* EMPLOYMENT PILOT: A bill (LB368) by Sen. Sue Crawford of Bellevue to create a subsidized employment pilot program for low-income Nebraskans that allows small businesses to grow, while minimizing risks involved in hiring new employees. The program would last four years, beginning July 1, 2014, and would subsidize employees at 100 percent the first two months, 75 percent in month three, 50 percent in months four and five and 25 percent in month six. The subsidy would end after the six months, with the hope that the employer would keep the recipient on the job after that. The vote was 34-7.
* ENLIGHTENED TERMINOLOGY: A bill (LB23) by Sen. Galen Hadley of Kearney replaces the antiquated and pejorative term “mental retardation” with a more enlightened and contemporary expression “intellectual disability” in state laws. The amendment for the terminology change, offered by Lincoln Sen. Colby Coash, became a part of LB23, which is intended to revise and improve the operation of the provider tax for intermediate care facilities for people with developmental disabilities. The vote was 46-0.
* FOSTER CARE: A bill (LB216) by Lincoln Sen. Amanda McGill would help support young people who age out of foster care up to age 21 with Medicaid, postsecondary education assistance, living expenses, placement in a foster home, institution or independent living; and continued case management to help access additional supports. The program would be voluntary, and eligibility limited to former state wards age 19 to 21, excluding those who entered the foster care system through the Office of Juvenile Services. Youth in foster care would receive information about the program at age 16. The program would not begin until the Department of Health and Human Services state plan amendment receives federal approval. If the state plan amendment is denied, a state-only version of the program would be implemented as a pilot project. The transition program would cost $2 million in state general funds over two years and $2.6 million in federal funds. The vote was 44-2.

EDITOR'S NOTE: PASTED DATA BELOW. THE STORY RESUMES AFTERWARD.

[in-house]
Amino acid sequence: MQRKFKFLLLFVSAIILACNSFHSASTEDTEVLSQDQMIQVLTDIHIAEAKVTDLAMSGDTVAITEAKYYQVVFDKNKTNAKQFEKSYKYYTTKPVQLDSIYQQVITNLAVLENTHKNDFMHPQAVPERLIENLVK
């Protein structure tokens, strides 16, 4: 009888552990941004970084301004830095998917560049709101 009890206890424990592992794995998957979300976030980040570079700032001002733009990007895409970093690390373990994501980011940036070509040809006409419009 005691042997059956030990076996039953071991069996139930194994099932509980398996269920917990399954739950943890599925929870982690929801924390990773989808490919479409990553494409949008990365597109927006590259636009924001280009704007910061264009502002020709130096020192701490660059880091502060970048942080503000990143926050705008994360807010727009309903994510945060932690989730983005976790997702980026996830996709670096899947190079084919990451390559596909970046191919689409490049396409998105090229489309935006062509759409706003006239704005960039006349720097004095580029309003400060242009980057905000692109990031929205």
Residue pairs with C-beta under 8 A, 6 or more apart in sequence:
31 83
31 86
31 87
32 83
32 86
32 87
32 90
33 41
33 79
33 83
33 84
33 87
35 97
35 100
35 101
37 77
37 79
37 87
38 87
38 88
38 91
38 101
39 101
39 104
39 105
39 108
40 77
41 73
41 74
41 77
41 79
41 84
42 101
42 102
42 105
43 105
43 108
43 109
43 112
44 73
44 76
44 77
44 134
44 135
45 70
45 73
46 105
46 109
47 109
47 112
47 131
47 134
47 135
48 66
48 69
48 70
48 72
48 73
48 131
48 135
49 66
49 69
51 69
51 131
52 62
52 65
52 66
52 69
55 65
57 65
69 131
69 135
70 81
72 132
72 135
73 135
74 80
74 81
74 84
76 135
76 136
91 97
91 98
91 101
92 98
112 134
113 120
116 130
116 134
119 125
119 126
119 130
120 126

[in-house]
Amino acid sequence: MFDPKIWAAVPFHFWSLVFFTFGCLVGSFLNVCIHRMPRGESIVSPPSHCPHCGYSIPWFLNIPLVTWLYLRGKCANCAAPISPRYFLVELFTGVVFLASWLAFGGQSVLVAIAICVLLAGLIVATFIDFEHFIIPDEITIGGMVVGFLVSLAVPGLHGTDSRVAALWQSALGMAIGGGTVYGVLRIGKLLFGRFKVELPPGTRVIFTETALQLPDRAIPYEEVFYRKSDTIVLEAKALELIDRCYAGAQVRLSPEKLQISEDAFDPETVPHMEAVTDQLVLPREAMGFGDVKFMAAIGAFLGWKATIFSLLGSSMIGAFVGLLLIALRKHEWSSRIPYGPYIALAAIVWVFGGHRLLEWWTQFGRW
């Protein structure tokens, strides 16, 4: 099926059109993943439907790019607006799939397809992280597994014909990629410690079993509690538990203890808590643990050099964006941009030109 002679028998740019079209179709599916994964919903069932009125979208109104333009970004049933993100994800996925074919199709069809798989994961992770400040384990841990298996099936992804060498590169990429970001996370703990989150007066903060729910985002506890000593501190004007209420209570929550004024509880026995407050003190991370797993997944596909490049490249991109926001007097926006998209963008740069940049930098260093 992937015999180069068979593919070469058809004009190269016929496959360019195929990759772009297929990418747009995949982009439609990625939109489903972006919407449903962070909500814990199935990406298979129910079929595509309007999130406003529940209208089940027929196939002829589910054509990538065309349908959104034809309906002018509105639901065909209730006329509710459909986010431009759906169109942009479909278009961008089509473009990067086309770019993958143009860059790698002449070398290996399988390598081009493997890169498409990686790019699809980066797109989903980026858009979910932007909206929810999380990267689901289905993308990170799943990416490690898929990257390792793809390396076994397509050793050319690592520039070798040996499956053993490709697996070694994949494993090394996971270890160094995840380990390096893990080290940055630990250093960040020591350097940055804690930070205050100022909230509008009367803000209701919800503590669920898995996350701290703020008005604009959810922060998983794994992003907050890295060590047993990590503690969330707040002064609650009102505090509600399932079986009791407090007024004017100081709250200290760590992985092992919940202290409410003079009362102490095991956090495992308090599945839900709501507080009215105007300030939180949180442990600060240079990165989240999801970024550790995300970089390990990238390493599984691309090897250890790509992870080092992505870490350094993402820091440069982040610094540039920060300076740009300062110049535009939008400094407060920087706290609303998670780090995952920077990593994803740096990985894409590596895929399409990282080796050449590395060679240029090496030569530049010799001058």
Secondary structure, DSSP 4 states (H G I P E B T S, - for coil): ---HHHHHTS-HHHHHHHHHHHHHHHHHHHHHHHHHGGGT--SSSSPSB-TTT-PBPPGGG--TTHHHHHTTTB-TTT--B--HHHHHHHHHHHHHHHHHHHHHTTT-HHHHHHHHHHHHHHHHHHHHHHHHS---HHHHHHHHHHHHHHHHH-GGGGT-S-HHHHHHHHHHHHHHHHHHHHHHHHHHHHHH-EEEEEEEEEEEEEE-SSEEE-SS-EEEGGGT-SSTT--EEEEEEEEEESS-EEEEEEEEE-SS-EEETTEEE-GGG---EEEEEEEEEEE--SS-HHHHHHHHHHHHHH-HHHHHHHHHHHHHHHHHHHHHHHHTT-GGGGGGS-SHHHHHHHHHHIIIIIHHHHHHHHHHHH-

* ALTERNATIVE MINIMUM TAX: A bill (LB308) by Sen. Paul Schumacher of Columbus eliminates the state’s alternative minimum tax. It also allows businesses to spread out their losses over 20 years on their state tax returns instead of the current five. The alternative minimum tax was created to make sure that people who invested in tax shelters paid at least a minimum amount of income tax. But Schumacher said that tax shelters are seldom used any longer and the tax, which was aimed at high-income earners, was affecting more middle-income earners. The vote was 48-0.
* CHILD CARE: A bill (LB507) by Lincoln Sen. Kathy Campbell would require quality standards for providers who get the largest share of state assistance money. It would require a five-step quality rating and improvement system for centers caring for children whose parents qualify for assistance. Other child care providers could participate voluntarily. The cost of the bill over the two-year budget would be $4.3 million. Income of those eligible to participate could not exceed 125 percent of the federal poverty level in 2013-14 and 130 percent of the poverty level in 2014-15. The vote was 42-1.
* CHILDREN’S MENTAL HEALTH: A bill (LB556) by Lincoln Sen. Amanda McGill creates a pilot program to offer behavioral and mental health screenings to children, using computer technology to connect them remotely with mental health professionals. The program, to be run by the University of Nebraska Medical Center, would include three health clinics, with at least one in an urban area and one in a rural setting. Optional behavioral health screenings could be offered by physicians at the time of childhood physicals. The results of such behavioral health screenings and any related documents would not be included in the child’s school record or even provided to the school without the express consent of the child’s parent or legal guardian. The cost to the state of the pilot project would be $903,000 in 2013-15. The vote was 42-0.
* CLIMATE DATA: A bill (LB583) by Sen. Ken Haar of Malcolm provides the governor and other interested persons with information and research on the impacts of cyclical climate change in Nebraska, including impacts on physical, ecological and four economic areas, and attempts to anticipate the unintended consequences of climate adaptation and mitigation. It facilitates communication between stakeholders and the state about cyclical climate change impacts and response strategies. By Sept. 1, 2014, an initial report on cyclical climate change in Nebraska and possible impacts to agriculture, water, wildlife, ecosystems, forests and outdoor recreation would be prepared. A final report would be given to the governor and Legislature by Dec. 1, 2014. The vote was 32-12.